vault read secret/nexus_pw
vault list secret

Configure Twistlock to Inject Your Secrets into a Containers at Run Time

Of course the first step is to get a trial of Twistlock and install the Twistlock solution in your cluster or set of servers you want to protect.  Twistlock will secure your Docker container deployments across your entire SDLC and from the top to bottom of your deployment stack as well as allow you to inject secrets into your containers.

Once Twistlock is installed, open the Console UI via a web browser, select the sprocket icon at the top right part of the page, and select “Access”, then select the “Secrets” tab.

Now select ‘+’ sign next to “Add new store”, give your secret store a name, fill in the URL for your vault server (must use https) including port number (default is 8200).  Then use your Vault root token in field “Access token”, no need to fill in ‘CA certificate’ field.

How to Inject Secrets Into Your Containers

You can now inject one or more secrets into your containers when you launch them either as environment variables or as files.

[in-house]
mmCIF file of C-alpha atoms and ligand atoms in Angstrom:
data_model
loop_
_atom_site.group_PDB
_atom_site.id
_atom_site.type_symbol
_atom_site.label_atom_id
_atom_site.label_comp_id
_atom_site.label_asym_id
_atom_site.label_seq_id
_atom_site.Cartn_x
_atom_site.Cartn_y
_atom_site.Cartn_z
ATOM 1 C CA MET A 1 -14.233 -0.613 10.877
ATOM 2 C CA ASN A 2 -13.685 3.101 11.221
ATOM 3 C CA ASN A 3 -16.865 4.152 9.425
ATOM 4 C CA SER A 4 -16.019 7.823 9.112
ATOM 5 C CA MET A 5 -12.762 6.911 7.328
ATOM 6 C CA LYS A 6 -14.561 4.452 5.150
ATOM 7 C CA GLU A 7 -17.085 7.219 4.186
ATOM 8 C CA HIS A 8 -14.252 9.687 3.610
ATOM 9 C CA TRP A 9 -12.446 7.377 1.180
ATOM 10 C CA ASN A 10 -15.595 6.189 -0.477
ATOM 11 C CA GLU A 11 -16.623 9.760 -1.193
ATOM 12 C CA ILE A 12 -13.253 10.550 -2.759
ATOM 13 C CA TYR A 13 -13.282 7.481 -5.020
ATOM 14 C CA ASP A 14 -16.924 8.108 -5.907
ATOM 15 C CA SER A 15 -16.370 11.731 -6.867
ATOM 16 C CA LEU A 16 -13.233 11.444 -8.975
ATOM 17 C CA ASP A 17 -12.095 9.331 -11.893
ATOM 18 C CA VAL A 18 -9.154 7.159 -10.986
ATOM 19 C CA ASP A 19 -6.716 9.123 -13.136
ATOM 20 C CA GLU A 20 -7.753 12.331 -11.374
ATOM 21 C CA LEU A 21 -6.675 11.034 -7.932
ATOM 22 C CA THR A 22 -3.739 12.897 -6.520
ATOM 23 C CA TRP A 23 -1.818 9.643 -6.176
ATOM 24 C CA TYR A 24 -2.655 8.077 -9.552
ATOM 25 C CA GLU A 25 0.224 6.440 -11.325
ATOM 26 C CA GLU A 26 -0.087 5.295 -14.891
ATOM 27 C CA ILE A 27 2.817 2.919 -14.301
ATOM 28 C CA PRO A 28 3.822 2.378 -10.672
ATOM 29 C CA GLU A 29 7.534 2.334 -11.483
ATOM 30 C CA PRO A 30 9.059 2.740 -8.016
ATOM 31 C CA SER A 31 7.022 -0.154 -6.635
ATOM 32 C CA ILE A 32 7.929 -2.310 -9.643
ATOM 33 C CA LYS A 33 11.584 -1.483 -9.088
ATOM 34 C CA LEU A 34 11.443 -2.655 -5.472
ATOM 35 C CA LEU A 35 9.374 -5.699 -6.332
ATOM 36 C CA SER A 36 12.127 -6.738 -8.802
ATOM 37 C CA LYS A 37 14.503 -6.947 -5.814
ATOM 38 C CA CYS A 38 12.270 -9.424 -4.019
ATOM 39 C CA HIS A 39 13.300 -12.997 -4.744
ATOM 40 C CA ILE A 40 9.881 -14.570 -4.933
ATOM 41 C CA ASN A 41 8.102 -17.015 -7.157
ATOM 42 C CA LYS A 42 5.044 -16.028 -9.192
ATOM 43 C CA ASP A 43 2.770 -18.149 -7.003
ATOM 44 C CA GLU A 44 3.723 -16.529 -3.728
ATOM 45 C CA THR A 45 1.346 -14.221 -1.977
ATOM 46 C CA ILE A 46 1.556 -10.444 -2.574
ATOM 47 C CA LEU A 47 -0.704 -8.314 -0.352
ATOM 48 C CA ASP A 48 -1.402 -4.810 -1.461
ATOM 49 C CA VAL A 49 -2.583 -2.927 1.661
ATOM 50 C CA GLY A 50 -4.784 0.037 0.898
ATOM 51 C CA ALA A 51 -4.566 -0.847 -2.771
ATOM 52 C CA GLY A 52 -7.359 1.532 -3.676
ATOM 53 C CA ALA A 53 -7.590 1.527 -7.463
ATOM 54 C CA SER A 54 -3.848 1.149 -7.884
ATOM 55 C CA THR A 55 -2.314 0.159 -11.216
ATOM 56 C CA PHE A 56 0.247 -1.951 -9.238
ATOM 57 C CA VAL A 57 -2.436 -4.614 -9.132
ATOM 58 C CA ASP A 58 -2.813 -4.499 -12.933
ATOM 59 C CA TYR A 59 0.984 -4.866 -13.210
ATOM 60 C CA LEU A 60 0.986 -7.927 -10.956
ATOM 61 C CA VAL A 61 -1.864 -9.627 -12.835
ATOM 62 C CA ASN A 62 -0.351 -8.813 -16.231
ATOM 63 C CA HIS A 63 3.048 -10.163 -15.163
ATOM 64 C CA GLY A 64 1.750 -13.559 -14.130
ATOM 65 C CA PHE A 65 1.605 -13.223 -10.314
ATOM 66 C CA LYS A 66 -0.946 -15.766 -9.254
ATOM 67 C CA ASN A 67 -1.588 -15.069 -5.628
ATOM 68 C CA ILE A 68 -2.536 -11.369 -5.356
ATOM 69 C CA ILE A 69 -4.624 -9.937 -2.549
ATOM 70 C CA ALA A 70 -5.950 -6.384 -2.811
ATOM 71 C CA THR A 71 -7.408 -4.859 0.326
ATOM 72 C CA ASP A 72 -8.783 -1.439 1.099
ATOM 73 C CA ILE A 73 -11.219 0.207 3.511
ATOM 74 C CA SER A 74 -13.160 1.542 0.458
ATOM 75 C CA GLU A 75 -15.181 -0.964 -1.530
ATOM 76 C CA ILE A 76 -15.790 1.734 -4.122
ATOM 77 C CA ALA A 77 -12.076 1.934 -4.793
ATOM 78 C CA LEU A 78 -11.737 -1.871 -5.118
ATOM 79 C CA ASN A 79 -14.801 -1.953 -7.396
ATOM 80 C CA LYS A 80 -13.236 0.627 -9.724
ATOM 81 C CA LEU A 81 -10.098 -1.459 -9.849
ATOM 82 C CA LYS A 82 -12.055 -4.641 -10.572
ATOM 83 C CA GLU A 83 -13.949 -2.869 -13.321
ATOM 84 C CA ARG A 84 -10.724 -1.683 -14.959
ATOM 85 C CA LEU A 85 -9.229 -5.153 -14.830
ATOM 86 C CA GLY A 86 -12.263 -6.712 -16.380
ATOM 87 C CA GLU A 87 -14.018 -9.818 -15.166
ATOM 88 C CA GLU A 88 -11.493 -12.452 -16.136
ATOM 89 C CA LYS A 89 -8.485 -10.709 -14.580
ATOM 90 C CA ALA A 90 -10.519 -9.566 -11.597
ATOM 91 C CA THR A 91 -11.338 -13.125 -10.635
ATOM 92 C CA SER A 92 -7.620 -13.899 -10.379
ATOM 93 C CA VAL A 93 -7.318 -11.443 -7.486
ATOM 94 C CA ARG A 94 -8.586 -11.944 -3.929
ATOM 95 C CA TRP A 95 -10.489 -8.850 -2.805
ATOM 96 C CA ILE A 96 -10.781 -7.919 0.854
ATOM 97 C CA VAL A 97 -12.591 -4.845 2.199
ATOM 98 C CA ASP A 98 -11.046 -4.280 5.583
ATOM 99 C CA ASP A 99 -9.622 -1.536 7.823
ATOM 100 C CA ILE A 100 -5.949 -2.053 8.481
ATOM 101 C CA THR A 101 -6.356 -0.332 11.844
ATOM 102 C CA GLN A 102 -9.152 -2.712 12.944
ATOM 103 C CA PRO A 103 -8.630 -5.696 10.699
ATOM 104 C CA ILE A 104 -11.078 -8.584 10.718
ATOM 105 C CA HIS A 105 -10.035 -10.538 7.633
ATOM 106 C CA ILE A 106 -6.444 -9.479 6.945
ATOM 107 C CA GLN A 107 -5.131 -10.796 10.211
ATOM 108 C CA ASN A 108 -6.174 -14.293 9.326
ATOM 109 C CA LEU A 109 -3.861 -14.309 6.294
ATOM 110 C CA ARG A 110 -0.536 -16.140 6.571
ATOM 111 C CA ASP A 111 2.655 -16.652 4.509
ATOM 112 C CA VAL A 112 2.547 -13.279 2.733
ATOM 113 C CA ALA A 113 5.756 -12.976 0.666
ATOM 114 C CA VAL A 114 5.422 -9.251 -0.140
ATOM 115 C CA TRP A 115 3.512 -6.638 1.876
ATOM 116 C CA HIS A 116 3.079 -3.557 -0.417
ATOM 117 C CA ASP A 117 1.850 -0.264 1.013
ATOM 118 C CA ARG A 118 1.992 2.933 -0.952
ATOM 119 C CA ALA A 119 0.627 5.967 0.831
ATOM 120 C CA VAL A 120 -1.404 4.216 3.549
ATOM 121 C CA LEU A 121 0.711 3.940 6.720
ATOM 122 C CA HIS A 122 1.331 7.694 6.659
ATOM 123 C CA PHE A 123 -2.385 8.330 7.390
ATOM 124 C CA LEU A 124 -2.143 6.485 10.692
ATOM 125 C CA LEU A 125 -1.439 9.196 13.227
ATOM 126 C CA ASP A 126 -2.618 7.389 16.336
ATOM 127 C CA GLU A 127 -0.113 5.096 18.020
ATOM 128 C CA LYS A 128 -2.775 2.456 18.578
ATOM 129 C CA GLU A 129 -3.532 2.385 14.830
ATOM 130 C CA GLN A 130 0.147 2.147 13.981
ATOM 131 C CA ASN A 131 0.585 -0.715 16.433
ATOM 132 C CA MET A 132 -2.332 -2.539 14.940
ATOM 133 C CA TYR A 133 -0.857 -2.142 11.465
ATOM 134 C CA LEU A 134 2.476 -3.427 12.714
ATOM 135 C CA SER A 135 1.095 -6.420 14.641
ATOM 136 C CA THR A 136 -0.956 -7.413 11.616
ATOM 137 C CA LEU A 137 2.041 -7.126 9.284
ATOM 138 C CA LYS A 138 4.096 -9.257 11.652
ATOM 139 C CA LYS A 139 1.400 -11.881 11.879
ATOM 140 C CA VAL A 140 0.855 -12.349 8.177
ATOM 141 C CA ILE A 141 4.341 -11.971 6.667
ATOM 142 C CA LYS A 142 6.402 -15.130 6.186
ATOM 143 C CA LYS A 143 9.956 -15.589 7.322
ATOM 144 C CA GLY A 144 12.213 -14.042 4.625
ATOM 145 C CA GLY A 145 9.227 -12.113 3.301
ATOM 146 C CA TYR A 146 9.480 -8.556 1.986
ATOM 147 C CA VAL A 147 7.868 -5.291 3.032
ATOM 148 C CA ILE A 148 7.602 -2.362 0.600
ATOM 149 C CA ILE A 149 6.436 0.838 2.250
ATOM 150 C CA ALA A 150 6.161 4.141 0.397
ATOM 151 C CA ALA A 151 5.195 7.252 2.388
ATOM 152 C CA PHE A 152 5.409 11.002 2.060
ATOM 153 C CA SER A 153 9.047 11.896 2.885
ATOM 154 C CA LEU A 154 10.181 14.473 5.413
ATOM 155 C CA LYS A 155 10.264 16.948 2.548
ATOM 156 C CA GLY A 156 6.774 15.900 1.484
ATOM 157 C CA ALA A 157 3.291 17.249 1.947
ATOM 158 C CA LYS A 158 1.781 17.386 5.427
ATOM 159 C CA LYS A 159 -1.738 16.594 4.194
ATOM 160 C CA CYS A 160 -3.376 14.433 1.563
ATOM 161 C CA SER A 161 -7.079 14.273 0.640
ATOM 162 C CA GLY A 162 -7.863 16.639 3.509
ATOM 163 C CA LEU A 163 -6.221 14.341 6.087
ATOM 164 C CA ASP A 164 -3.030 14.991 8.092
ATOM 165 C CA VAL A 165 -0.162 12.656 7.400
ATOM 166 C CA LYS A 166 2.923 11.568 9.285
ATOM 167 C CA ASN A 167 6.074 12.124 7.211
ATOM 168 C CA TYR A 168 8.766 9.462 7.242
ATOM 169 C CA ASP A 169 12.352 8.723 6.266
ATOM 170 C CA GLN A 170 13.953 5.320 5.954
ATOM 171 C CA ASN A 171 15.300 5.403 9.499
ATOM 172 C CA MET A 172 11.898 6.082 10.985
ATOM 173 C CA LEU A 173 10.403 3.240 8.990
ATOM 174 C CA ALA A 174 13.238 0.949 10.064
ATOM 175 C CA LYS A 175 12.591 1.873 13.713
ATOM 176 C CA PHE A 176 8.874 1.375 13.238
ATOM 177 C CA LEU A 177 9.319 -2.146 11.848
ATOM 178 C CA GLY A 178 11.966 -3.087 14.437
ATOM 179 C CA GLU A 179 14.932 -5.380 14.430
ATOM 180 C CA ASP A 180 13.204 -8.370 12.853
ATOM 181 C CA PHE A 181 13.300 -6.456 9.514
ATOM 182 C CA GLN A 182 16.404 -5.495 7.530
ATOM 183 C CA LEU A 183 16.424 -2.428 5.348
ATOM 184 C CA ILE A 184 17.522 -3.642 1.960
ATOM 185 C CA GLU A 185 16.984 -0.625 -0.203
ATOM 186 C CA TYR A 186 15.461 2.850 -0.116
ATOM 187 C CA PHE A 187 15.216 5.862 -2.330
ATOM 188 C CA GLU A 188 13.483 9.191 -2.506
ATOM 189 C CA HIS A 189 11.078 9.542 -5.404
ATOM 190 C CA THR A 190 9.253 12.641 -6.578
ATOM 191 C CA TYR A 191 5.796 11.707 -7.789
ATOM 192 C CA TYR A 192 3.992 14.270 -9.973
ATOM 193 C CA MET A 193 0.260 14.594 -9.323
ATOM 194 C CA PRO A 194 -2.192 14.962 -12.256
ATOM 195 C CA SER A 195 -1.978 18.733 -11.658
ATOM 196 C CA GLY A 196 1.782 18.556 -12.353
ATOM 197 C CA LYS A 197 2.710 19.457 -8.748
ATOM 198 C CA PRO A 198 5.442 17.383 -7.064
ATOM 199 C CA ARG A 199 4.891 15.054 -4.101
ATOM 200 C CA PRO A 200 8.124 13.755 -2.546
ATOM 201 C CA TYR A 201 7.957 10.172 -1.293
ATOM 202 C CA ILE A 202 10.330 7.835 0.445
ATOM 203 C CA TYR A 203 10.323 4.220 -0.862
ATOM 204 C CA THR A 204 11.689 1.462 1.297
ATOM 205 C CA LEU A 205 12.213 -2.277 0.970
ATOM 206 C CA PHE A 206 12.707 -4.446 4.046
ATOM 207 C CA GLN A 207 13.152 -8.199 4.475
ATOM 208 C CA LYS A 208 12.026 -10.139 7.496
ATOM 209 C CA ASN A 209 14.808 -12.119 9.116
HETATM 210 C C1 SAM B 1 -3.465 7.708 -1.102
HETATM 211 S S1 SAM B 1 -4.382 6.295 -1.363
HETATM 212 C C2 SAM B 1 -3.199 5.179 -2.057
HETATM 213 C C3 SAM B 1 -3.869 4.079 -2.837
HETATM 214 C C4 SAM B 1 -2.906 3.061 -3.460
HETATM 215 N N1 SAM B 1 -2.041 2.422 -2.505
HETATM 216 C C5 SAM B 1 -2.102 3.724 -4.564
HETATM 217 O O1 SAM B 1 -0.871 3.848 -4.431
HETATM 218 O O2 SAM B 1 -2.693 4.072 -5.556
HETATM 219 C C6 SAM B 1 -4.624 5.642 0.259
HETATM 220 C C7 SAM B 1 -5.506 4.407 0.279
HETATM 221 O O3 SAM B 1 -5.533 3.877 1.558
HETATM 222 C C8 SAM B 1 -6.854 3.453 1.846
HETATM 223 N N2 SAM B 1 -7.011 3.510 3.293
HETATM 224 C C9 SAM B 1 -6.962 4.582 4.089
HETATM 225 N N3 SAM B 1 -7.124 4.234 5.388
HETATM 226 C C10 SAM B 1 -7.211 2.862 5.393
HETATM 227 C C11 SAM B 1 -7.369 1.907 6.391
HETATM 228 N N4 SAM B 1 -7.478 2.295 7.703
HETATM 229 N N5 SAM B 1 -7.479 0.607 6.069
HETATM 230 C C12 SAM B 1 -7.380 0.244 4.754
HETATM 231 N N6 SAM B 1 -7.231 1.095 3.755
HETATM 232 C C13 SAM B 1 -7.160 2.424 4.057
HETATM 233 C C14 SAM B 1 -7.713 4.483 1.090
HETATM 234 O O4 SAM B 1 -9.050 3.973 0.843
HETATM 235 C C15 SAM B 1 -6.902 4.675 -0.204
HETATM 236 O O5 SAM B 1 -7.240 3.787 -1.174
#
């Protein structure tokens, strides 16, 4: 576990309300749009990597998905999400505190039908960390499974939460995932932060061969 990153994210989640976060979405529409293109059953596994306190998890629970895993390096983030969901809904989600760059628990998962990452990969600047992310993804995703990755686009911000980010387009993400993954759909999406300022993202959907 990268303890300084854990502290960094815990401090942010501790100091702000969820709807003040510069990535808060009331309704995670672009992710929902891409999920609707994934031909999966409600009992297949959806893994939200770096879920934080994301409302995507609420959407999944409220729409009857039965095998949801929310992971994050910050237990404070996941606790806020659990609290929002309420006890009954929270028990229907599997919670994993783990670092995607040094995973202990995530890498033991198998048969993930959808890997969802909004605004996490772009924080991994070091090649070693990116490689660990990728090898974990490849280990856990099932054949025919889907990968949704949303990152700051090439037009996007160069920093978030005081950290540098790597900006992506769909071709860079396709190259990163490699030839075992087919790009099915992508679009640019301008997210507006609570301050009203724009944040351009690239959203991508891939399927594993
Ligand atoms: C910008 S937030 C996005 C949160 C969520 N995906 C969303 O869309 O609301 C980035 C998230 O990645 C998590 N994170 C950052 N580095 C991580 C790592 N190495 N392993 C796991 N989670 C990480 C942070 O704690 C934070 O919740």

In the Twistlock Console interface, select Defend/Access and then select Secrets tab. Finally, select Add new secrets rule.  In the pane that pops up, fill in a name for your secrets rule, select desired injection type, then fill in the fields for new secret.

First line is the name of the created environment variable or file.  The second is a drop down where you select the secret store you created in the previous step. Next line is the secret name that matches the secret name in the store.  The last line, at least for Hashicorp Vault, you type in literal value just like shown below – the select Add Secret.

Lastly, define the scope for your secrets rule, I am choosing to inject this secret into all containers named nexus3, you can use wildcards here or even accept the default which has wild cards for every field resulting in injecting the secret into every container that you run.  You can further constrain you secret injection by image name, host, or container labels; again wildcards are acceptable.

Testing Your Secrets Injection

To test my example, I simply launch a container named nexus3 based on an Ubuntu or another Linux derivative.  With Ubuntu I can perform the following command on my host to “bash” into my nexus3 container:
docker exec –it nexus3 /bin/bash

and confirm the environment variable is created with env.

If you inject a secret as a file, it will show up in /run/secrets/ which is an in memory mount point so no secrets are stored on your host.  If your secrets are injected as environment variables, validate that they are encrypted with docker inspect.

With Twistlock and Hashicorp Vault, your container based secrets remain, ahhh, secret.